The HMD 102 may additionally include one or more microphones. In the illustrated embodiment, the HMD 102 includes microphones 204A and 204B defined on the front surface of the HMD 102, and microphone 204C defined on a side surface of the HMD 102. By utilizing an array of microphones, sound from each of the microphones can be processed to determine the location of the sound’s source. This information can be utilized in various ways, including exclusion of unwanted sound sources, association of a sound source with a visual identification, etc.

The HMD 102 may also include one or more image capture devices. In the illustrated embodiment, the HMD 102 is shown to include image captured devices 202A and 202B. By utilizing a stereoscopic pair of image capture devices, three-dimensional (3D) images and video of the environment can be captured from the perspective of the HMD 102. Such video can be presented to the user to provide the user with a “video see-through” ability while wearing the HMD 102. That is, though the user cannot see through the HMD 102 in a strict sense, the video captured by the image capture devices 202A and 202B can nonetheless provide a functional equivalent of being able to see the environment external to the HMD 102 as if looking through the HMD 102. Such video can be augmented with virtual elements to provide an augmented reality experience, or may be combined or blended with virtual elements in other ways. Though in the illustrated embodiment, two cameras are shown on the front surface of the HMD 102, it will be appreciated that there may be any number of externally facing cameras installed on the HMD 102, oriented in any direction. For example, in another embodiment, there may be cameras mounted on the sides of the HMD 102 to provide additional panoramic image capture of the environment.

FIG. 3 conceptually illustrates the function of the HMD 102 in conjunction with an executing video game, in accordance with an embodiment of the invention. The executing video game is defined by a game engine 320 which receives inputs to update a game state of the video game. The game state of the video game can be defined, at least in part, by values of various parameters of the video game which define various aspects of the current gameplay, such as the presence and location of objects, the conditions of a virtual environment, the triggering of events, user profiles, view perspectives, etc.

In the illustrated embodiment, the game engine receives, by way of example, controller input 314, audio input 316 and motion input 318. The controller input 314 may be defined from the operation of a gaming controller separate from the HMD 102, such as controller 104. By way of example, controller input 314 may include directional inputs, button presses, trigger activation, movements, or other kinds of inputs processed from the operation of a gaming controller. The audio input 316 can be processed from a microphone 302 of the HMD 102, or from a microphone included in the image capture device 108. The motion input 218 can be processed from a motion sensor 300 included in the HMD 102, or from image capture device 108 as it captures images of the HMD 102. The game engine 320 receives inputs which are processed according to the configuration of the game engine to update the game state of the video game. The game engine 320 outputs game state data to various rendering modules which process the game state data to define content which will be presented to the user.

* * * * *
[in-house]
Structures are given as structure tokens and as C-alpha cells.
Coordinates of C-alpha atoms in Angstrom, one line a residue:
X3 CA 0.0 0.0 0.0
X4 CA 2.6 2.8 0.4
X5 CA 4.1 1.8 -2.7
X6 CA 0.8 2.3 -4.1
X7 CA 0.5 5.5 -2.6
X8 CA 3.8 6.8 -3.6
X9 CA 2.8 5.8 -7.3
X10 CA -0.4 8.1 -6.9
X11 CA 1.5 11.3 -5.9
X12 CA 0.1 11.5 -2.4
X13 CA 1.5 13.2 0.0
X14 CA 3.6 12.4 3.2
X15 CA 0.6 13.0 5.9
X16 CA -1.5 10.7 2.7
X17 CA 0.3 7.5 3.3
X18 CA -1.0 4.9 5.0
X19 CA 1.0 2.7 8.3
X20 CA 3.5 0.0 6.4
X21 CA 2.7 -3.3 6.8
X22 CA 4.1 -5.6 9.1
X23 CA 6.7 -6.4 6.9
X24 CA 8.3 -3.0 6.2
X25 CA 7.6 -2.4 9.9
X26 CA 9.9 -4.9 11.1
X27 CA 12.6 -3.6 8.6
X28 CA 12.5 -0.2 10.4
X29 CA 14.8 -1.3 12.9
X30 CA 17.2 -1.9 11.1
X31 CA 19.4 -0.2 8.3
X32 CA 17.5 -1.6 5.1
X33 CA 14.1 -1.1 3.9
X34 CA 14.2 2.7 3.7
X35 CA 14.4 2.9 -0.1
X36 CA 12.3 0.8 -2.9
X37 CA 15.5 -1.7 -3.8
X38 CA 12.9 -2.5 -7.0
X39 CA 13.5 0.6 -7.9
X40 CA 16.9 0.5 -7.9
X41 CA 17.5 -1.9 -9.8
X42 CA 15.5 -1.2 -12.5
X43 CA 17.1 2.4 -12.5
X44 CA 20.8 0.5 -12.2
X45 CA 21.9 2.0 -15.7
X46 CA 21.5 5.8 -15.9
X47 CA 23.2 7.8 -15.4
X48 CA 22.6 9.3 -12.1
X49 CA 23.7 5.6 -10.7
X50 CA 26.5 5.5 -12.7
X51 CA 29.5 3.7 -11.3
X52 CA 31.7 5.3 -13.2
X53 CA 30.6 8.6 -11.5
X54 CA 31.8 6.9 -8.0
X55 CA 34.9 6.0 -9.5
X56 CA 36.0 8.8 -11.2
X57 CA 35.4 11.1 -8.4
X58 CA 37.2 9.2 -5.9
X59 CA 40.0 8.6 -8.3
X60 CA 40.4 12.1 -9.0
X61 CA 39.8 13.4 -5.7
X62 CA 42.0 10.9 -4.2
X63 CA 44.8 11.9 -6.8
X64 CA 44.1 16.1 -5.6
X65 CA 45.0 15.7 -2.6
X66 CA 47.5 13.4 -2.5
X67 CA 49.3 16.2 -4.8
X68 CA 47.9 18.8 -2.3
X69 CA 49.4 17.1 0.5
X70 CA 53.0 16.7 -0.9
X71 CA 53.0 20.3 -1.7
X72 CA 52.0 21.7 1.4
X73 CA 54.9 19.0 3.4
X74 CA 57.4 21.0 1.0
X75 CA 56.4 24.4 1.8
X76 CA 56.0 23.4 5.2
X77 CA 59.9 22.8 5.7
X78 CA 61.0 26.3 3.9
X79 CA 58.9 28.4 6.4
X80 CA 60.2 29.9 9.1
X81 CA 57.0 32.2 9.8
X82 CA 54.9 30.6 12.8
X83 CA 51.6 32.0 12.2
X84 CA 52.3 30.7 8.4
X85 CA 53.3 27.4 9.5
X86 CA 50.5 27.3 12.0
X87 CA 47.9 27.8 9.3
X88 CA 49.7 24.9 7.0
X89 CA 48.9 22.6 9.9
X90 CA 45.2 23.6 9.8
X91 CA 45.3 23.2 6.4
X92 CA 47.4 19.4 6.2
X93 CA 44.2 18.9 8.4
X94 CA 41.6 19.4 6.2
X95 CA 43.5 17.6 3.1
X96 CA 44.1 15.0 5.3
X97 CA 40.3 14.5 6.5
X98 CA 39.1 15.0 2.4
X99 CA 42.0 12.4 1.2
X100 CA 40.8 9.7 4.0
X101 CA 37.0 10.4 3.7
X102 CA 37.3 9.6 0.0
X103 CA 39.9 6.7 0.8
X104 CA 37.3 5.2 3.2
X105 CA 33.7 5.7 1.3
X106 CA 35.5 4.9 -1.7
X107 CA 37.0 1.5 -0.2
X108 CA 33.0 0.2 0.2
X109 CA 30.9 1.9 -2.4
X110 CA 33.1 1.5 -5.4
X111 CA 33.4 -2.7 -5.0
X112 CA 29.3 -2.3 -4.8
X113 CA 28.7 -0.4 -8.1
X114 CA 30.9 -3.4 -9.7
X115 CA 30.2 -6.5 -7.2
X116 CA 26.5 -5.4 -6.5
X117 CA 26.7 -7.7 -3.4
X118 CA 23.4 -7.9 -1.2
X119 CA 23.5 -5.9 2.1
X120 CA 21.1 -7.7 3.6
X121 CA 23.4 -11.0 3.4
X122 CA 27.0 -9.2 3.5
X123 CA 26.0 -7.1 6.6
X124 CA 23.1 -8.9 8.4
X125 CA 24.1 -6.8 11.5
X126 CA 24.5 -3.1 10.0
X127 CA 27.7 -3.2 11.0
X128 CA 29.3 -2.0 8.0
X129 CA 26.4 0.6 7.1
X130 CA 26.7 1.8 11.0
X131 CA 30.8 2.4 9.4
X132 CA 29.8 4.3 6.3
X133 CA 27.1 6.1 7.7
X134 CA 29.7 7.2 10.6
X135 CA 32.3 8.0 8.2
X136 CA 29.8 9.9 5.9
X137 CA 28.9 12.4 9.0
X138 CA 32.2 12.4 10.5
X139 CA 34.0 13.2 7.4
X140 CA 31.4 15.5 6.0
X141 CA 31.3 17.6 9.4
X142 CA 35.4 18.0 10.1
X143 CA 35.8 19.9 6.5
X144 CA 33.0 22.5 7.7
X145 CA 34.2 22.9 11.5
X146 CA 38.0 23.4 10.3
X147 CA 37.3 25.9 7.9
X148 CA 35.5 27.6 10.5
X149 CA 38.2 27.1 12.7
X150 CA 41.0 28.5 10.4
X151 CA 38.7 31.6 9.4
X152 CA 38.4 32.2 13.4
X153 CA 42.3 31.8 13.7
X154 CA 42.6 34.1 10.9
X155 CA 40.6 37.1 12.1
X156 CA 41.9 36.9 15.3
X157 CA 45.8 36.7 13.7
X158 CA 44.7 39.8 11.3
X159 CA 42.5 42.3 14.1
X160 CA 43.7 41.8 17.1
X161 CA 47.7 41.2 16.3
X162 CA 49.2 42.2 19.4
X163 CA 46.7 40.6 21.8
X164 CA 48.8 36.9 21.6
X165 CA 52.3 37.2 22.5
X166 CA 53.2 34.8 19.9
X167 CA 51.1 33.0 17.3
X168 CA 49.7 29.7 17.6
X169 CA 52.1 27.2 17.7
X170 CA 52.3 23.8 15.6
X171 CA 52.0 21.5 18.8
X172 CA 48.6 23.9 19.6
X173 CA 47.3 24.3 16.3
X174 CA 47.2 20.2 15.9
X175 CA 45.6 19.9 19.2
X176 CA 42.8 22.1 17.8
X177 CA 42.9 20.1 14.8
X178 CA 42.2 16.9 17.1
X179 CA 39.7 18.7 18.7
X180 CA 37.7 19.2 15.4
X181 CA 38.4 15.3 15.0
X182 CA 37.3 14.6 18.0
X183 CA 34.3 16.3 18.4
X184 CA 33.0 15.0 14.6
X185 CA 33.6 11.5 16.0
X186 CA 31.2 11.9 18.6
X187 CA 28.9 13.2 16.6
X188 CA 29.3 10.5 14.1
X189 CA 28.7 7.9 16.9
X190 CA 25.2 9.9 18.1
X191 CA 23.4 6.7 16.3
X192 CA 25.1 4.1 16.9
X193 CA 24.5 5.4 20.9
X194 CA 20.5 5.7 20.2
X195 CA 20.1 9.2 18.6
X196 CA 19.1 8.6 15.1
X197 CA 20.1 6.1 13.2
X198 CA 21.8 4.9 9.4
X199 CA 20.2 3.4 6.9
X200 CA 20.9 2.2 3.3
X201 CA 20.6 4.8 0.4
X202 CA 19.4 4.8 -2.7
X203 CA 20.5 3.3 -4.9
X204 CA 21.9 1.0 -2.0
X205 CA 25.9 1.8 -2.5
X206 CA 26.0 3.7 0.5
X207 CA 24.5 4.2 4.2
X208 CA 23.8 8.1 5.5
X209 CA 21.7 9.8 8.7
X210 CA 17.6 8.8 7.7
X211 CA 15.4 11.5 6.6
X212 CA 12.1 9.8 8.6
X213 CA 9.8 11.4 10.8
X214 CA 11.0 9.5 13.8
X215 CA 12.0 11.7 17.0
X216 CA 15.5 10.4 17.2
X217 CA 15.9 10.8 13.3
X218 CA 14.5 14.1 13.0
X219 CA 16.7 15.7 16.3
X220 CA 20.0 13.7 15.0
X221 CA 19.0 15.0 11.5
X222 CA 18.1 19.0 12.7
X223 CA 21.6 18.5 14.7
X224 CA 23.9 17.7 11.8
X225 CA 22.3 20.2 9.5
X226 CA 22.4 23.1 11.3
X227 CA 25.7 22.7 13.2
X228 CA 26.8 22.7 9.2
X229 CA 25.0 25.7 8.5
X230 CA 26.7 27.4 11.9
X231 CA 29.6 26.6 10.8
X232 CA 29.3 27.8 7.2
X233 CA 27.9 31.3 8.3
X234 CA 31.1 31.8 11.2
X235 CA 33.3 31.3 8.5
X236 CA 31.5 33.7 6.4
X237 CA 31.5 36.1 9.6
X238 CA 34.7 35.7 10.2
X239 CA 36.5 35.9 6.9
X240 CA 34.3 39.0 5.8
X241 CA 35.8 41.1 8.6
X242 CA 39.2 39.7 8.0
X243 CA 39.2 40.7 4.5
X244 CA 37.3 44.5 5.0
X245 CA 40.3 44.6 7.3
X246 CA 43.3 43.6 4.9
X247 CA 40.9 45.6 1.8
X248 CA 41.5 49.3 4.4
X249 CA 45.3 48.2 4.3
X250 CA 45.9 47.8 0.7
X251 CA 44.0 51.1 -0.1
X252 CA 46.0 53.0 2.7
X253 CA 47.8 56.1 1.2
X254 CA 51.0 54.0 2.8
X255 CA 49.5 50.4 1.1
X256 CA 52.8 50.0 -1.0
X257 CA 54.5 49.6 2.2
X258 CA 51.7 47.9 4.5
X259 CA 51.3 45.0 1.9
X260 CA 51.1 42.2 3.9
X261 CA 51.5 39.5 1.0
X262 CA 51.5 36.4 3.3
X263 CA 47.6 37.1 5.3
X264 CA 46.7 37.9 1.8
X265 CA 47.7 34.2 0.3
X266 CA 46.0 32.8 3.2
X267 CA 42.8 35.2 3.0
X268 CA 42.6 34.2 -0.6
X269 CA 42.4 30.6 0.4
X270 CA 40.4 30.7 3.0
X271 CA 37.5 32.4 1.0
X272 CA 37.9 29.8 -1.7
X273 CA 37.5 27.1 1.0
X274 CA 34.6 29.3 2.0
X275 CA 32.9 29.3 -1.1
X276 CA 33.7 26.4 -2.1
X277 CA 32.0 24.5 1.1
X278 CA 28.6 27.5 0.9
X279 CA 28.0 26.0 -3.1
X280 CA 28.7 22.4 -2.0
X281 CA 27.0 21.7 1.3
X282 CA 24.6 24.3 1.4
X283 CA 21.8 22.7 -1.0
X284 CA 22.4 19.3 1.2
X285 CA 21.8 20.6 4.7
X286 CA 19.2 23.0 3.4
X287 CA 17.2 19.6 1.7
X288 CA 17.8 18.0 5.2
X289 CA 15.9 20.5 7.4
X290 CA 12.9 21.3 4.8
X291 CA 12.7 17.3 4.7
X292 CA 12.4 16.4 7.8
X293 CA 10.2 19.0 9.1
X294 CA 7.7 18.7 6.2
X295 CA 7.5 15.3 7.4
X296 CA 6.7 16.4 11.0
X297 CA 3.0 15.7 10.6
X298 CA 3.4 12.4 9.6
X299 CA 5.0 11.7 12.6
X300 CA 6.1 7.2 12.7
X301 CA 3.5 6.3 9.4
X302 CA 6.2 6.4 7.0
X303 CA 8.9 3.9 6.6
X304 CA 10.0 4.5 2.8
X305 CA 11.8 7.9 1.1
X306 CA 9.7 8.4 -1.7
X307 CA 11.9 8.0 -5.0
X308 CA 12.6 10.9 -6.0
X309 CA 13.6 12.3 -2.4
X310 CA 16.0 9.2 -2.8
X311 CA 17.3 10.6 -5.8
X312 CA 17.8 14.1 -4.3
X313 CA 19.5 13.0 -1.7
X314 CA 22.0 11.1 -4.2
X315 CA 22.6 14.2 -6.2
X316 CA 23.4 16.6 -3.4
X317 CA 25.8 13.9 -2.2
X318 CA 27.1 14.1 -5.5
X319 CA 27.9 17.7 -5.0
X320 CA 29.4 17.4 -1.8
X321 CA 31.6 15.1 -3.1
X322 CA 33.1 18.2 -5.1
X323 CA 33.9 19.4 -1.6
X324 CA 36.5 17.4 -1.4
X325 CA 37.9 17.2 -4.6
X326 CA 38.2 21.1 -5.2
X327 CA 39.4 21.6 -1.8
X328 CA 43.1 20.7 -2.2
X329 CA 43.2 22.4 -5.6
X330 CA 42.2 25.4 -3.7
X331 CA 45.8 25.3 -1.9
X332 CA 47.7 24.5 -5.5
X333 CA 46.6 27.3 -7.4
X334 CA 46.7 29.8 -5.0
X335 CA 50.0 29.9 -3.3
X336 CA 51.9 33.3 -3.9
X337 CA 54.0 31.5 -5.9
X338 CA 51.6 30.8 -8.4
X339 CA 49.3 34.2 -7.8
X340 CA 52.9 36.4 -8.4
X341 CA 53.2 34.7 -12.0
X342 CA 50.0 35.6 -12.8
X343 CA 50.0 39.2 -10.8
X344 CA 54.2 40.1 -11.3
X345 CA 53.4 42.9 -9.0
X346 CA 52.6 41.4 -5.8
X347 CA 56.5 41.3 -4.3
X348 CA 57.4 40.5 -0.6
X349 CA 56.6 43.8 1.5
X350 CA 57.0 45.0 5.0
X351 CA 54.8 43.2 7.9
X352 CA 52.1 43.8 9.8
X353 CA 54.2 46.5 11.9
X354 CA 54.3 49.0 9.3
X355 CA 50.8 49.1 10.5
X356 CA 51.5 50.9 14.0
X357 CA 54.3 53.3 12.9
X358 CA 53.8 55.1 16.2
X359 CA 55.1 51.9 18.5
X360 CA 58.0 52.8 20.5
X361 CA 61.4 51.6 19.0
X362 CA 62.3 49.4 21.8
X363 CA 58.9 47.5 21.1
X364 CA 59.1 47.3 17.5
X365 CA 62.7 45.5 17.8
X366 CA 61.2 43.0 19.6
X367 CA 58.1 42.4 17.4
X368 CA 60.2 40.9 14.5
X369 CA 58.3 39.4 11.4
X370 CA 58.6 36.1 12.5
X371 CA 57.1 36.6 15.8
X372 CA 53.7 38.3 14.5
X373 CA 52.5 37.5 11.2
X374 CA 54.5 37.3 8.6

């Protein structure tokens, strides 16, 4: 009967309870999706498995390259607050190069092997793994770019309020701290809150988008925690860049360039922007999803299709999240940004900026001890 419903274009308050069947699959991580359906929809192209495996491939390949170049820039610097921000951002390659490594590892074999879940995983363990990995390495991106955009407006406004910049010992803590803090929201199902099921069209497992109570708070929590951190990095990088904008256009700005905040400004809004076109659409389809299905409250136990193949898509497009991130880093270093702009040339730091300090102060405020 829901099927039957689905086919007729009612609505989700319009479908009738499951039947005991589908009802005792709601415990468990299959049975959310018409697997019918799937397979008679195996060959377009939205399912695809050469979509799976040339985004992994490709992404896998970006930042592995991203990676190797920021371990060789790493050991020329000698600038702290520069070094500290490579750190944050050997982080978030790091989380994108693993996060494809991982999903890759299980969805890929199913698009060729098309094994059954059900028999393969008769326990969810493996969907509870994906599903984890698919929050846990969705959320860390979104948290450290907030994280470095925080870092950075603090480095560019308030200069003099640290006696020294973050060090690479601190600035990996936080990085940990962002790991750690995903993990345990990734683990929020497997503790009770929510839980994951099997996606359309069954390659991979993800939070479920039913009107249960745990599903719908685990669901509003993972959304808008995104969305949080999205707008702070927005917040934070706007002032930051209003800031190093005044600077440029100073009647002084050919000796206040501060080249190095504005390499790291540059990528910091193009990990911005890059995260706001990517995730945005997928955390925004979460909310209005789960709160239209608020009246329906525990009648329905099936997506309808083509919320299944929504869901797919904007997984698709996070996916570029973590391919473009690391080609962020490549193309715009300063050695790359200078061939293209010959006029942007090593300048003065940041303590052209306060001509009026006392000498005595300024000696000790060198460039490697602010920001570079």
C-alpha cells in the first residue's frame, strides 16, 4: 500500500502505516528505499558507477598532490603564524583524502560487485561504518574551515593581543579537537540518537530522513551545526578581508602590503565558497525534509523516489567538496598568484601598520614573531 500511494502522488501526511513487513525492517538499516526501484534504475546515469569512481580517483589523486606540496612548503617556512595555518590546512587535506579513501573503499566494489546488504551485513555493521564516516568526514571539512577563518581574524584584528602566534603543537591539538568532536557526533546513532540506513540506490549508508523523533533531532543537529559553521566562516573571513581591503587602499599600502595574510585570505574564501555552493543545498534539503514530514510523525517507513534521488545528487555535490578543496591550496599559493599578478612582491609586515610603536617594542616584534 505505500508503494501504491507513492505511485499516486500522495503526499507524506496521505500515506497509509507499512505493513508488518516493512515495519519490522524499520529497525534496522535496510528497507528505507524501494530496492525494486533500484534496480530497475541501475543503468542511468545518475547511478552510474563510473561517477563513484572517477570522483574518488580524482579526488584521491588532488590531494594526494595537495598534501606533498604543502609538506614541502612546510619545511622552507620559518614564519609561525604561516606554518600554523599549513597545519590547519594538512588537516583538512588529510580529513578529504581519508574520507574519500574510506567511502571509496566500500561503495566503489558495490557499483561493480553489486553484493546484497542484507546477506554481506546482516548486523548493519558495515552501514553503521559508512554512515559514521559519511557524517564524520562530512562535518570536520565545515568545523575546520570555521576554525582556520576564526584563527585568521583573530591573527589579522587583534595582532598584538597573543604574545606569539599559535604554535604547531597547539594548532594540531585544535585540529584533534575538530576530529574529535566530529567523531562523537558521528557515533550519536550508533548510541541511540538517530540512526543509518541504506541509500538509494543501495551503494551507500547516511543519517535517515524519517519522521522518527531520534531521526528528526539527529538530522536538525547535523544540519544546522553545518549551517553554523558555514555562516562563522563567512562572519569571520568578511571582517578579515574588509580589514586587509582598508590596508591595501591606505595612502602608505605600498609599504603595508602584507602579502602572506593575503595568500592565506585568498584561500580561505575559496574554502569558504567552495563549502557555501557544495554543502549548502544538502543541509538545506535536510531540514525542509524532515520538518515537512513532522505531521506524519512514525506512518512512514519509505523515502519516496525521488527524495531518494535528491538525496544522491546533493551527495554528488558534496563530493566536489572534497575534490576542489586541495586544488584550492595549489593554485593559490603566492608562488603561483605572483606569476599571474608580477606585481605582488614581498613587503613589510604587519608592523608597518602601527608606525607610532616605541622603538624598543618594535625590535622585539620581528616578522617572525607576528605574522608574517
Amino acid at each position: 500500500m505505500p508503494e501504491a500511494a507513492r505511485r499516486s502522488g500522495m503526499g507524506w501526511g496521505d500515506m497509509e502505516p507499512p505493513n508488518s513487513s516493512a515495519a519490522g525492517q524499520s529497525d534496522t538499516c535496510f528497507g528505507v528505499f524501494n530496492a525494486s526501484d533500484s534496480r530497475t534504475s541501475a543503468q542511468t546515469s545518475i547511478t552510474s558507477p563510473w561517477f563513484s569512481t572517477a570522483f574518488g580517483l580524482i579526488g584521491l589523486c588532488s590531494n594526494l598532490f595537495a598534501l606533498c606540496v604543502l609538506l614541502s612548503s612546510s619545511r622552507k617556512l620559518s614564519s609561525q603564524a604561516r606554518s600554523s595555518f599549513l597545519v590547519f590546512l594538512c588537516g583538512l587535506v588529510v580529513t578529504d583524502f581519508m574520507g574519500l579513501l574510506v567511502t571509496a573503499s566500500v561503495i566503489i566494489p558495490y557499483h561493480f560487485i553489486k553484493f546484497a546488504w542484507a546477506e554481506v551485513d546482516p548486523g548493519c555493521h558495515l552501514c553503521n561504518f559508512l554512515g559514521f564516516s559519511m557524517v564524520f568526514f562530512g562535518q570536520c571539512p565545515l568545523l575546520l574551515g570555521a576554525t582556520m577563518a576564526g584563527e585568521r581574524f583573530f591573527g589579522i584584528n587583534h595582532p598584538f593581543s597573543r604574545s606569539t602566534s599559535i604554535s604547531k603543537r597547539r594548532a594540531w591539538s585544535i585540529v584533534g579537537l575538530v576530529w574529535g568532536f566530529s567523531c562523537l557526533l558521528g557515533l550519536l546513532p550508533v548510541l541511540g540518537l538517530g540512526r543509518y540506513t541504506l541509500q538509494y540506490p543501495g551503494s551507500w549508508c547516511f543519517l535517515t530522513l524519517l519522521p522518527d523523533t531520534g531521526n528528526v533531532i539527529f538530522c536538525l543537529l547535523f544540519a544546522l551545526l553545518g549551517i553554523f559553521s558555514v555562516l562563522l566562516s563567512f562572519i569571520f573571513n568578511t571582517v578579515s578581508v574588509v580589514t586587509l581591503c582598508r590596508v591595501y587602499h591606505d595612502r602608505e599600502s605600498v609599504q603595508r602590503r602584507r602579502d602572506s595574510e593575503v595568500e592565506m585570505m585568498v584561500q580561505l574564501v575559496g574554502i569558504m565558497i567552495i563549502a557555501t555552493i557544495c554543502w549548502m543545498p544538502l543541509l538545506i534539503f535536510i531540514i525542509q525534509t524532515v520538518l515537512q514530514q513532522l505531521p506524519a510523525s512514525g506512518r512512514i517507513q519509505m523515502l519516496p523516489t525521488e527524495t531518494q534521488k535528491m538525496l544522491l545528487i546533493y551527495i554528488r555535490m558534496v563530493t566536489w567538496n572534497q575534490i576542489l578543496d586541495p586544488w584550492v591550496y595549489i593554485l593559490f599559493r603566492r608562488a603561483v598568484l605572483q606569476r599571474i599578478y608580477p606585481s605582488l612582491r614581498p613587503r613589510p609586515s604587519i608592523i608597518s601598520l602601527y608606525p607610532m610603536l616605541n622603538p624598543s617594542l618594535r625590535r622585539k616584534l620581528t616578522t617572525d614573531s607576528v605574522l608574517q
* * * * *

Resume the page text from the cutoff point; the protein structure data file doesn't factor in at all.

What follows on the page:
In the illustrated embodiment, a video rendering module 322 is defined to render a video stream for presentation on the HMD 102. The video stream may be presented by a display/projector mechanism 310, and viewed through optics 308 by the eye 306 of the user. An audio rendering module 304 is configured to render an audio stream for listening by the user. In one embodiment, the audio stream is output through a speaker 304 associated with the HMD 102. It should be appreciated that speaker 304 may take the form of an open air speaker, headphones, or any other kind of speaker capable of presenting audio.

In one embodiment, a gaze tracking camera 312 is included in the HMD 102 to enable tracking of the gaze of the user. The gaze tracking camera captures images of the user’s eyes, which are analyzed to determine the gaze direction of the user. In one embodiment, information about the gaze direction of the user can be utilized to affect the video rendering. For example, if a user’s eyes are determined to be looking a specific direction, then the video rendering for that direction can be prioritized or emphasized, such as by providing greater detail or faster updates in the region where the user is looking.

Additionally, a tactile feedback module 326 is configured to provide signals to tactile feedback hardware included in either the HMD 102 or another device operated by the user, such as a controller 104. The tactile feedback may take the form of various kinds of tactile sensations, such as vibration feedback, temperature feedback, pressure feedback, etc.